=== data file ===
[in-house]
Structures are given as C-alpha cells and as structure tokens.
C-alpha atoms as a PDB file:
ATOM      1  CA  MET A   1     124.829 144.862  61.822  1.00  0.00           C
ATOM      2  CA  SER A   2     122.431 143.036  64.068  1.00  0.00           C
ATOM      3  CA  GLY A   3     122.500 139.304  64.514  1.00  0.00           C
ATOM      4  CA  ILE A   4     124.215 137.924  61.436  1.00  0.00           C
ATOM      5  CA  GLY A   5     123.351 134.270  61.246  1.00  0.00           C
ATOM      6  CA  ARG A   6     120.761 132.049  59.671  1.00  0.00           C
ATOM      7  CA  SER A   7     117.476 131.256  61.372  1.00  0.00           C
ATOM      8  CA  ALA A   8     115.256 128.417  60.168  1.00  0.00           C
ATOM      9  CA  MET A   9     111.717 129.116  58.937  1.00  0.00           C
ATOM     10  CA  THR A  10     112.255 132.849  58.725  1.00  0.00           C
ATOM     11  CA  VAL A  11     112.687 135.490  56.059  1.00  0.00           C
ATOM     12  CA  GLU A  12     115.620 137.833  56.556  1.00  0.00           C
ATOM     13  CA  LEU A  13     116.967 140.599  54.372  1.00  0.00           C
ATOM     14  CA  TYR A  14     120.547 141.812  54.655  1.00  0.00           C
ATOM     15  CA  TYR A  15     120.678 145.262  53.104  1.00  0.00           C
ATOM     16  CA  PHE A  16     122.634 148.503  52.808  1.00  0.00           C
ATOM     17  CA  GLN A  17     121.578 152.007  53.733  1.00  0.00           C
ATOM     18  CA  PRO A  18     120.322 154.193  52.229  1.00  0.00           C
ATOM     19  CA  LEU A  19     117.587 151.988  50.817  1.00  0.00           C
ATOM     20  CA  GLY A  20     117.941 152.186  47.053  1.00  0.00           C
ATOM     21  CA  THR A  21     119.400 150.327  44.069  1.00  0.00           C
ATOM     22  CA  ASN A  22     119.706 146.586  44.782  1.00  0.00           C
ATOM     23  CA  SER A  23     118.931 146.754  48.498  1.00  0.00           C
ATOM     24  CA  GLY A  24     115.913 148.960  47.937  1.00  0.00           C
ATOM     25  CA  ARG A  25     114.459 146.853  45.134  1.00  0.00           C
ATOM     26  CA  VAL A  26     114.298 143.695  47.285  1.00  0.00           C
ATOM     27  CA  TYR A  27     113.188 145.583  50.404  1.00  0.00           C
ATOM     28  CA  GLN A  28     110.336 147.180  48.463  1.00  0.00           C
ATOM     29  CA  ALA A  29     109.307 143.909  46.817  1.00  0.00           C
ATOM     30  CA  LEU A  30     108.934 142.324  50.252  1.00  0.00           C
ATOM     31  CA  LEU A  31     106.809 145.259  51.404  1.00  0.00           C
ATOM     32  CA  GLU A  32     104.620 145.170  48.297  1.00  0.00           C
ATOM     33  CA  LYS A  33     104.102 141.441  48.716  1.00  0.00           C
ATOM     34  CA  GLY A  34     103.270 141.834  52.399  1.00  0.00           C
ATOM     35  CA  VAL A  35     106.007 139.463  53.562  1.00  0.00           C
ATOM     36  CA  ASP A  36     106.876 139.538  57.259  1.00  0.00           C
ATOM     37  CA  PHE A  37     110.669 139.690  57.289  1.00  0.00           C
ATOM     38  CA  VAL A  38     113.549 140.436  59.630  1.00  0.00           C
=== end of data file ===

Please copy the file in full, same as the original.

[in-house]
Structures are given as C-alpha cells and as structure tokens.
C-alpha atoms as a PDB file:
ATOM      1  CA  MET A   1     124.829 144.862  61.822  1.00  0.00           C
ATOM      2  CA  SER A   2     122.431 143.036  64.068  1.00  0.00           C
ATOM      3  CA  GLY A   3     122.500 139.304  64.514  1.00  0.00           C
ATOM      4  CA  ILE A   4     124.215 137.924  61.436  1.00  0.00           C
ATOM      5  CA  GLY A   5     123.351 134.270  61.246  1.00  0.00           C
ATOM      6  CA  ARG A   6     120.761 132.049  59.671  1.00  0.00           C
ATOM      7  CA  SER A   7     117.476 131.256  61.372  1.00  0.00           C
ATOM      8  CA  ALA A   8     115.256 128.417  60.168  1.00  0.00           C
ATOM      9  CA  MET A   9     111.717 129.116  58.937  1.00  0.00           C
ATOM     10  CA  THR A  10     112.255 132.849  58.725  1.00  0.00           C
ATOM     11  CA  VAL A  11     112.687 135.490  56.059  1.00  0.00           C
ATOM     12  CA  GLU A  12     115.620 137.833  56.556  1.00  0.00           C
ATOM     13  CA  LEU A  13     116.967 140.599  54.372  1.00  0.00           C
ATOM     14  CA  TYR A  14     120.547 141.812  54.655  1.00  0.00           C
ATOM     15  CA  TYR A  15     120.678 145.262  53.104  1.00  0.00           C
ATOM     16  CA  PHE A  16     122.634 148.503  52.808  1.00  0.00           C
ATOM     17  CA  GLN A  17     121.578 152.007  53.733  1.00  0.00           C
ATOM     18  CA  PRO A  18     120.322 154.193  52.229  1.00  0.00           C
ATOM     19  CA  LEU A  19     117.587 151.988  50.817  1.00  0.00           C
ATOM     20  CA  GLY A  20     117.941 152.186  47.053  1.00  0.00           C
ATOM     21  CA  THR A  21     119.400 150.327  44.069  1.00  0.00           C
ATOM     22  CA  ASN A  22     119.706 146.586  44.782  1.00  0.00           C
ATOM     23  CA  SER A  23     118.931 146.754  48.498  1.00  0.00           C
ATOM     24  CA  GLY A  24     115.913 148.960  47.937  1.00  0.00           C
ATOM     25  CA  ARG A  25     114.459 146.853  45.134  1.00  0.00           C
ATOM     26  CA  VAL A  26     114.298 143.695  47.285  1.00  0.00           C
ATOM     27  CA  TYR A  27     113.188 145.583  50.404  1.00  0.00           C
ATOM     28  CA  GLN A  28     110.336 147.180  48.463  1.00  0.00           C
ATOM     29  CA  ALA A  29     109.307 143.909  46.817  1.00  0.00           C
ATOM     30  CA  LEU A  30     108.934 142.324  50.252  1.00  0.00           C
ATOM     31  CA  LEU A  31     106.809 145.259  51.404  1.00  0.00           C
ATOM     32  CA  GLU A  32     104.620 145.170  48.297  1.00  0.00           C
ATOM     33  CA  LYS A  33     104.102 141.441  48.716  1.00  0.00           C
ATOM     34  CA  GLY A  34     103.270 141.834  52.399  1.00  0.00           C
ATOM     35  CA  VAL A  35     106.007 139.463  53.562  1.00  0.00           C
ATOM     36  CA  ASP A  36     106.876 139.538  57.259  1.00  0.00           C
ATOM     37  CA  PHE A  37     110.669 139.690  57.289  1.00  0.00           C
ATOM     38  CA  VAL A  38     113.549 140.436  59.630  1.00  0.00           C